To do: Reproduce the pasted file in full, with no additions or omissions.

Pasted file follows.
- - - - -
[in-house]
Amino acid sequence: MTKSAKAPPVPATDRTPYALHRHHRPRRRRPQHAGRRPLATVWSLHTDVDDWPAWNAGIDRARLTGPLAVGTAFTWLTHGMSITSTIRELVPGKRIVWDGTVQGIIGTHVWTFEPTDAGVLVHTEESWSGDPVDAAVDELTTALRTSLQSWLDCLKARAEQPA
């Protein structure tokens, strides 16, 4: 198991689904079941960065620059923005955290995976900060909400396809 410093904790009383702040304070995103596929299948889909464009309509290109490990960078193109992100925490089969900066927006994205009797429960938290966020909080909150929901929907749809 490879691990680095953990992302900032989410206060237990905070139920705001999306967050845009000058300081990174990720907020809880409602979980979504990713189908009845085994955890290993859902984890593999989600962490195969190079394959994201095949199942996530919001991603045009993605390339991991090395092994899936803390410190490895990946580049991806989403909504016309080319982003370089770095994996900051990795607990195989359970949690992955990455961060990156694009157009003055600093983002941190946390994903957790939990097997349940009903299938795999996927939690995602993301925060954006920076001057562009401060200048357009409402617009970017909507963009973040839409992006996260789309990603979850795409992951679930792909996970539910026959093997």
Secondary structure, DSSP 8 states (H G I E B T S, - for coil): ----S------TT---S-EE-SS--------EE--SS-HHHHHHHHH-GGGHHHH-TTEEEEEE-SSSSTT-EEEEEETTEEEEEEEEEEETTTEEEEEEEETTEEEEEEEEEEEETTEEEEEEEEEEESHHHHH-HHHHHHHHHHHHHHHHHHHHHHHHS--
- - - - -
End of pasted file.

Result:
[in-house]
Amino acid sequence: MTKSAKAPPVPATDRTPYALHRHHRPRRRRPQHAGRRPLATVWSLHTDVDDWPAWNAGIDRARLTGPLAVGTAFTWLTHGMSITSTIRELVPGKRIVWDGTVQGIIGTHVWTFEPTDAGVLVHTEESWSGDPVDAAVDELTTALRTSLQSWLDCLKARAEQPA
């Protein structure tokens, strides 16, 4: 198991689904079941960065620059923005955290995976900060909400396809 410093904790009383702040304070995103596929299948889909464009309509290109490990960078193109992100925490089969900066927006994205009797429960938290966020909080909150929901929907749809 490879691990680095953990992302900032989410206060237990905070139920705001999306967050845009000058300081990174990720907020809880409602979980979504990713189908009845085994955890290993859902984890593999989600962490195969190079394959994201095949199942996530919001991603045009993605390339991991090395092994899936803390410190490895990946580049991806989403909504016309080319982003370089770095994996900051990795607990195989359970949690992955990455961060990156694009157009003055600093983002941190946390994903957790939990097997349940009903299938795999996927939690995602993301925060954006920076001057562009401060200048357009409402617009970017909507963009973040839409992006996260789309990603979850795409992951679930792909996970539910026959093997």
Secondary structure, DSSP 8 states (H G I E B T S, - for coil): ----S------TT---S-EE-SS--------EE--SS-HHHHHHHHH-GGGHHHH-TTEEEEEE-SSSSTT-EEEEEETTEEEEEEEEEEETTTEEEEEEEETTEEEEEEEEEEEETTEEEEEEEEEEESHHHHH-HHHHHHHHHHHHHHHHHHHHHHHHS--